24. what happens when both of alice's requests (send bitcoins to bob and send tge same bitcoins to self) get put into the same block?

  25. okay so i've heard a lot of people say that bitcoin can potentially replace all other current currency and become the main money or something like that. how can that be if you need a pc or phone to use bitcoin? if you have no money to begin with, how would you buy a device to get bitcoins?

    bitcoin does seem to have a lot of potential though.

  26. ofcourse there is 6 blokcs  and the image  why dont you show us the image with the 3 score 6 blocks its very atractive – cashless sociaty just like the fkn bible said – are you people do this on purpose or this ancient book realy has some truth – are you crazy to think nobody could solve your stiuped key – how about the fkn quantum comp did you think they couldnt broke the key with shit like that using fkn quantum entangelment?

  27. What is the drama with Bitcoin XT which is forking from Bitcoin? So now there will be two bitcoins or what? So bitcoin XT will replace bitcoin? What about bitcoin coins? Will they loose value due to the bitcoin XT?

  28. thx great vid, so it also doesn't work, the idea is to not use any form of money period. this idea is only a stepping stone to the end realization that we humans need no money to live, especially the type with debt, interest, etc… paper, plastic, coin, numbers, digital or pencil, this is all obsolete and useless, always has been. Skip this step and move right into free w love for all. Put a think tank on this. Do nothing else till its achieved then move forward, all other ideas that don't achieve this are invalid and should not be used. Its that simple, yet hard to get all to see its wisdom, but not impossible….. this is the only goal humanity needs now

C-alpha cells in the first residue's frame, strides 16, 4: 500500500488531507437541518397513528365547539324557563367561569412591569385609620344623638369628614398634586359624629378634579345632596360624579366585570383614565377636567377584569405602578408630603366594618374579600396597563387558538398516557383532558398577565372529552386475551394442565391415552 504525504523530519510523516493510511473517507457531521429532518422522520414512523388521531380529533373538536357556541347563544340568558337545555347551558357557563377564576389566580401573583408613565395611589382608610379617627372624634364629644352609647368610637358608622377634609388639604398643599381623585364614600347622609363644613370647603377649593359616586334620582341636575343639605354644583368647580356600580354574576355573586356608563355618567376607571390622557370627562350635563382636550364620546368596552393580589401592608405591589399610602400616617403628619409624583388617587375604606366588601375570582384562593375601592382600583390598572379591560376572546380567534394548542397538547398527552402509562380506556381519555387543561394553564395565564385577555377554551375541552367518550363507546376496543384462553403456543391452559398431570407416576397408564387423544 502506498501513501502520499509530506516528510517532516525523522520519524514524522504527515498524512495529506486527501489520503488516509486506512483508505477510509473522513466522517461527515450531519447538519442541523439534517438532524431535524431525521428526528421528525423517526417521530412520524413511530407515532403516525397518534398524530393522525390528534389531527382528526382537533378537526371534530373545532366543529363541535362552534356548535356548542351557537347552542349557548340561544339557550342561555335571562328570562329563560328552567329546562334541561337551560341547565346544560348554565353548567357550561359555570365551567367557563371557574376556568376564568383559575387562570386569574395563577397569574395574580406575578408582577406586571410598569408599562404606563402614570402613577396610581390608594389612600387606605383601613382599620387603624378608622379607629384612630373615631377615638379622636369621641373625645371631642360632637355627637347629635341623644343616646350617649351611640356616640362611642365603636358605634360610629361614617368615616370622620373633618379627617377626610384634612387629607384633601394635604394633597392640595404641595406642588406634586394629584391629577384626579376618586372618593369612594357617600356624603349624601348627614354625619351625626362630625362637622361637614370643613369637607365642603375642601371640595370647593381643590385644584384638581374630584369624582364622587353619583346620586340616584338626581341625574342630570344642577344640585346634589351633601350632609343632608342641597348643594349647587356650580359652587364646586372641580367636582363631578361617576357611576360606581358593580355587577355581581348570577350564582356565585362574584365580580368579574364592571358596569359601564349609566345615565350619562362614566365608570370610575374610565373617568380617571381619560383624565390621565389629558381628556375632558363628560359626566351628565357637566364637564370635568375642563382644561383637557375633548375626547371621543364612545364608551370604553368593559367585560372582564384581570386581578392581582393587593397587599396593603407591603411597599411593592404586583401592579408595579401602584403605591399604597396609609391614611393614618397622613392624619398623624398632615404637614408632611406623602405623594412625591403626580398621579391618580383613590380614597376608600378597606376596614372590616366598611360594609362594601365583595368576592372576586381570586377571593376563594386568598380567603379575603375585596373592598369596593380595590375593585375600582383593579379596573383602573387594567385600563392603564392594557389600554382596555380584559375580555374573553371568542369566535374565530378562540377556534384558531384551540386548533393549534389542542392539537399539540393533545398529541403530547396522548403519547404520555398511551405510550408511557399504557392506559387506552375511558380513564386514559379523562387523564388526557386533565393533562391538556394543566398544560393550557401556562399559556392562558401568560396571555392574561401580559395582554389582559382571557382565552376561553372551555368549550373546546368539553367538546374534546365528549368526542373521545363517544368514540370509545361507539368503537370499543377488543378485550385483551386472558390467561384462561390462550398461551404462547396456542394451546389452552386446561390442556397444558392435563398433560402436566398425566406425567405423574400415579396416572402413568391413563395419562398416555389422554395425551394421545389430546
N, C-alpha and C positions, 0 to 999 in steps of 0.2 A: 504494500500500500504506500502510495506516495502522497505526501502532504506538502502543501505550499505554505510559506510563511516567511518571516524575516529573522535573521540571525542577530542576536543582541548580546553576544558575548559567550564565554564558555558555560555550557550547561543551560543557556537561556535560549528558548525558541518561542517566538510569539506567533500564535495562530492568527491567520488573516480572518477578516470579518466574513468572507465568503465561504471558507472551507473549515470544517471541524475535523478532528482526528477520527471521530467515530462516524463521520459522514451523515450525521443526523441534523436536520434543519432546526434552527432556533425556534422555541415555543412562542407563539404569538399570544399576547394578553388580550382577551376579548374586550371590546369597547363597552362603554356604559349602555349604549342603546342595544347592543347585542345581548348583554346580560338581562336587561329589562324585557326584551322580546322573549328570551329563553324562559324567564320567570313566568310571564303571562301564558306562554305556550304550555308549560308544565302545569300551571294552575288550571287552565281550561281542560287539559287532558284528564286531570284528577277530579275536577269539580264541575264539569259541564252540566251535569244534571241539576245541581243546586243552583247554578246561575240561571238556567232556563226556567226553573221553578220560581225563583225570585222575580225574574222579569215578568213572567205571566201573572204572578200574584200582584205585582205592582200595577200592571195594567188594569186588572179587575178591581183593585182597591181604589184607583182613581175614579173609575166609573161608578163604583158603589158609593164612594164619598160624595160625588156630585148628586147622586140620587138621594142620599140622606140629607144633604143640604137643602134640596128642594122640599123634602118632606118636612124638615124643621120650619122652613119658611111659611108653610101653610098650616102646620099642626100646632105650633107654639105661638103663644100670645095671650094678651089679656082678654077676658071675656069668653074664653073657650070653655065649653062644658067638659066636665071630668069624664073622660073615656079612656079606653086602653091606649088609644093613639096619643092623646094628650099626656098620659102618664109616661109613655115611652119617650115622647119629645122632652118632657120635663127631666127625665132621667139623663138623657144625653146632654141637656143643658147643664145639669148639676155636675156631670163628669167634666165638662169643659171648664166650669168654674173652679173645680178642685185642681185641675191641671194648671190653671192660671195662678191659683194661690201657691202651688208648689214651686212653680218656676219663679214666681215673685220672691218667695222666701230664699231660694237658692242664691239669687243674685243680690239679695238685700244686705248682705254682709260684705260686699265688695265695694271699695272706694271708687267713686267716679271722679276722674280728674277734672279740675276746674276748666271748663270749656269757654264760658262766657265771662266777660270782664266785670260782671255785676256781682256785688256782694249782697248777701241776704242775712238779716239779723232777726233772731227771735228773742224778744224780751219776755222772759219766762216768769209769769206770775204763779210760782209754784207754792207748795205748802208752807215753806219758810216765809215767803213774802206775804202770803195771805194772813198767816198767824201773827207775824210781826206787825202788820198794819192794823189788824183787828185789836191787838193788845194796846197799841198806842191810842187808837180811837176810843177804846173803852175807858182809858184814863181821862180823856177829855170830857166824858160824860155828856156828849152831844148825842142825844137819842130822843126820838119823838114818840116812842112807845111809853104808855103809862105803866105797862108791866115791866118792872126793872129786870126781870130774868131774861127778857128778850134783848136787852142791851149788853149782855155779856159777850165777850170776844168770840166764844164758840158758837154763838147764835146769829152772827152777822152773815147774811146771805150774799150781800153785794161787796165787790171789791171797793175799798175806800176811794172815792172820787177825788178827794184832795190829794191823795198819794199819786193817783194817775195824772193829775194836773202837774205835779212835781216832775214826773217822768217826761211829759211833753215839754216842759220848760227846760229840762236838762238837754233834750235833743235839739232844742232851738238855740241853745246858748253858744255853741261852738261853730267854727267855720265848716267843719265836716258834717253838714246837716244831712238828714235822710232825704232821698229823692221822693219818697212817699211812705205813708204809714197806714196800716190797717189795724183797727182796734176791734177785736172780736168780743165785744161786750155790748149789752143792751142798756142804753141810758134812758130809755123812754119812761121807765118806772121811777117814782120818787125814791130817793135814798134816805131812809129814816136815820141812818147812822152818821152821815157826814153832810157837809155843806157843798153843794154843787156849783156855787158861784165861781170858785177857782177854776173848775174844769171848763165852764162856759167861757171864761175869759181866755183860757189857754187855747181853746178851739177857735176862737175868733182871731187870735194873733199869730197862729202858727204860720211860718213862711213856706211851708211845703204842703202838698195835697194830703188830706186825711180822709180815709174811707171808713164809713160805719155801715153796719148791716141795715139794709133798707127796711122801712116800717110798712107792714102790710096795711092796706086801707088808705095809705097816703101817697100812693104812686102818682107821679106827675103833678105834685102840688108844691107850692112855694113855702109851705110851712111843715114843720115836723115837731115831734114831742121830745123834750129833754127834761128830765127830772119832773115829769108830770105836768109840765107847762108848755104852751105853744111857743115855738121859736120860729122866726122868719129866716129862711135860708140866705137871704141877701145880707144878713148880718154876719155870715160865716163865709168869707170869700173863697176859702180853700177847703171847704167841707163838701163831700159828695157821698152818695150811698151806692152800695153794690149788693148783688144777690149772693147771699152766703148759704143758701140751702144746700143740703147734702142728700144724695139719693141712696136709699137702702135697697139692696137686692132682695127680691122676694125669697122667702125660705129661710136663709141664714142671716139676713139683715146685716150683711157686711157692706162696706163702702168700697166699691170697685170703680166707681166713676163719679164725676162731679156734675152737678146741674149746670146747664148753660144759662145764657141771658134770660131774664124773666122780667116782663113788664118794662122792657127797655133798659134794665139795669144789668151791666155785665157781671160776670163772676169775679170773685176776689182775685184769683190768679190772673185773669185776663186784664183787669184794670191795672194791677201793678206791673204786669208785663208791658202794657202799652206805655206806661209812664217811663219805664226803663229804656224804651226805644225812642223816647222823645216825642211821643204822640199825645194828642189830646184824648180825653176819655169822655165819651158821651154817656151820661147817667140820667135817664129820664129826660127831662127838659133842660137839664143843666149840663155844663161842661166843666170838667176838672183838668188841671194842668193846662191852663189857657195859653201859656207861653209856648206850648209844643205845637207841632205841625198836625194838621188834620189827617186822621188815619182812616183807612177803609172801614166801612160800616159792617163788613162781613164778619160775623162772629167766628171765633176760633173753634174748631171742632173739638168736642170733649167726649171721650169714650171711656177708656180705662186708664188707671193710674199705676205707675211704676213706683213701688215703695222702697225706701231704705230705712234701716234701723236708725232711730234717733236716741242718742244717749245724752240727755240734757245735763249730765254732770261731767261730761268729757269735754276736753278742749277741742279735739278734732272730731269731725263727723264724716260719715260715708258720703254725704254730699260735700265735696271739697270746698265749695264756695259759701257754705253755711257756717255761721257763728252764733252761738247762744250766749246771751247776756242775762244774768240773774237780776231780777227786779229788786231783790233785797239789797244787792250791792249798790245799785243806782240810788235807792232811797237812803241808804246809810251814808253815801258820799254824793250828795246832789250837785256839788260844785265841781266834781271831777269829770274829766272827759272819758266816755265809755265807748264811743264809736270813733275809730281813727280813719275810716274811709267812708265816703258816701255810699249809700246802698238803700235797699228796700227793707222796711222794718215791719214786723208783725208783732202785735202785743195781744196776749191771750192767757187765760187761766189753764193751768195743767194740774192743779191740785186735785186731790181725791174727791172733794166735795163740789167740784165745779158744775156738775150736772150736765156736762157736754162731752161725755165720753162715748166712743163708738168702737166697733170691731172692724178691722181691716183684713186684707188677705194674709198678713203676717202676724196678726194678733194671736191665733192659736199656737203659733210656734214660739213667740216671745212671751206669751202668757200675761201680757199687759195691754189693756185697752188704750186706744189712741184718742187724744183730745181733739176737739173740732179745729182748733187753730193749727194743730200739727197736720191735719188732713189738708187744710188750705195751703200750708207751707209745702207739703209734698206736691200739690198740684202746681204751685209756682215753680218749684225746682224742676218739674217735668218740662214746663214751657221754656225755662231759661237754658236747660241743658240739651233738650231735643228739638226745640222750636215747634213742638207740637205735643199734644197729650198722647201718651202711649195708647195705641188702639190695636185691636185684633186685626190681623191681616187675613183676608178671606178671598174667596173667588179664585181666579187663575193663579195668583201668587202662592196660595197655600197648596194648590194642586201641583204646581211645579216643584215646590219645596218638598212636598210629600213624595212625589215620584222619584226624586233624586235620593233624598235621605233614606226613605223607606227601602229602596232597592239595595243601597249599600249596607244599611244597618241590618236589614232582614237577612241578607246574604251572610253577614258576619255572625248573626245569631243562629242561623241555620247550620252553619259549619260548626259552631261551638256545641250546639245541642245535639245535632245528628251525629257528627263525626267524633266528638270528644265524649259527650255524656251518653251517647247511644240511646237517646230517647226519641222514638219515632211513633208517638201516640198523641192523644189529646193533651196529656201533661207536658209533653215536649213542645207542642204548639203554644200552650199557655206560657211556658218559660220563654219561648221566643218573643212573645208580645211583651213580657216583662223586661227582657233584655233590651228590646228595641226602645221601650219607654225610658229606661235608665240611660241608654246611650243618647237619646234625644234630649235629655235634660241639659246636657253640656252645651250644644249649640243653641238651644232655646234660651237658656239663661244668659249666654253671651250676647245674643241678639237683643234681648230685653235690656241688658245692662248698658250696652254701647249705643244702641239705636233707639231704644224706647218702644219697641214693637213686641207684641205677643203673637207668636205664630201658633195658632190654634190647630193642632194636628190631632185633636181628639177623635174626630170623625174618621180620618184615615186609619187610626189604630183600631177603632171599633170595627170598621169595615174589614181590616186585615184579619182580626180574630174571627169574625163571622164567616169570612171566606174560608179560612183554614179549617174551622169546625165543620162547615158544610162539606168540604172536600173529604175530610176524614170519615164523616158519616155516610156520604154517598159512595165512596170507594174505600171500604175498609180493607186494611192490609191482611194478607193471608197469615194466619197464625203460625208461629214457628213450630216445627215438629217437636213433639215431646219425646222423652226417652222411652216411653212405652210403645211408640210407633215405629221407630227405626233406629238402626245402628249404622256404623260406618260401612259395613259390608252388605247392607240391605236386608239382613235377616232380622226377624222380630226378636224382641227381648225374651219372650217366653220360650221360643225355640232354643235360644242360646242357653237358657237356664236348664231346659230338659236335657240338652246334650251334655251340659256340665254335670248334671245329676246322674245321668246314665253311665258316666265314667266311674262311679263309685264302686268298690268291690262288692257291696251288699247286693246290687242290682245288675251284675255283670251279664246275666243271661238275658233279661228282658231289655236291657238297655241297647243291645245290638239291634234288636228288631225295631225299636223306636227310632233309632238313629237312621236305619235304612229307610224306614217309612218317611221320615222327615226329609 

29. Great video. I've been around bitcoin for a long time. took several courses and nothing have been more revealing than this tutorial.
    Probably I have a background already to fully understand it. Any way, sooner or later this video is a must in the comprehension of bitcoin.
    My sincere gratitude.

  30. That was brilliant and in little over 20 minutes answered a ton of questions I couldn't find an answer for in weeks of reading BC related articles/tutorials. Thanks so much for putting this together!

  31. Awesome work. I want to donate btc to you. Should i send btc to the address provided below "my address" ? Let me know. Thanks.

  32. So Satoshi is who has just generate virtual money using cryptography and he is the only knowing the algorithm behind all the virtual money. So he has power to generate bitcoin for himself, as many as he want and he can make rich to anyone in no time and he can still remain hidden.

  33. So what happens when quantum computing comes along that will make it effortlessly fast for anyone with one to compute the hash for the blockchain so computational complexity alone cannot be used as a trust metric?

  34. this was nice..could you be more technical in terms of the protocol to be used etc, Languages etc..

  35. Thanks for the educational video you have provided… 1st: MINE for KNOWLEDGE. 2nd: MINE for BITCOIN. 3rd: … Ummmm. Haven't gotten this far yet…

  36. Correction :Nobo knows about anyone else's transactions. You are referring o anonymous accounts

  37. Thank you sir, it's the best most detailed video I've seen about this new world. thanks again. I appreciate your efforts.

  38. Extremely useful and informative, thank you :). Now I finally know wtf blockchain technology is and how it can apply to areas outside of bitcoin.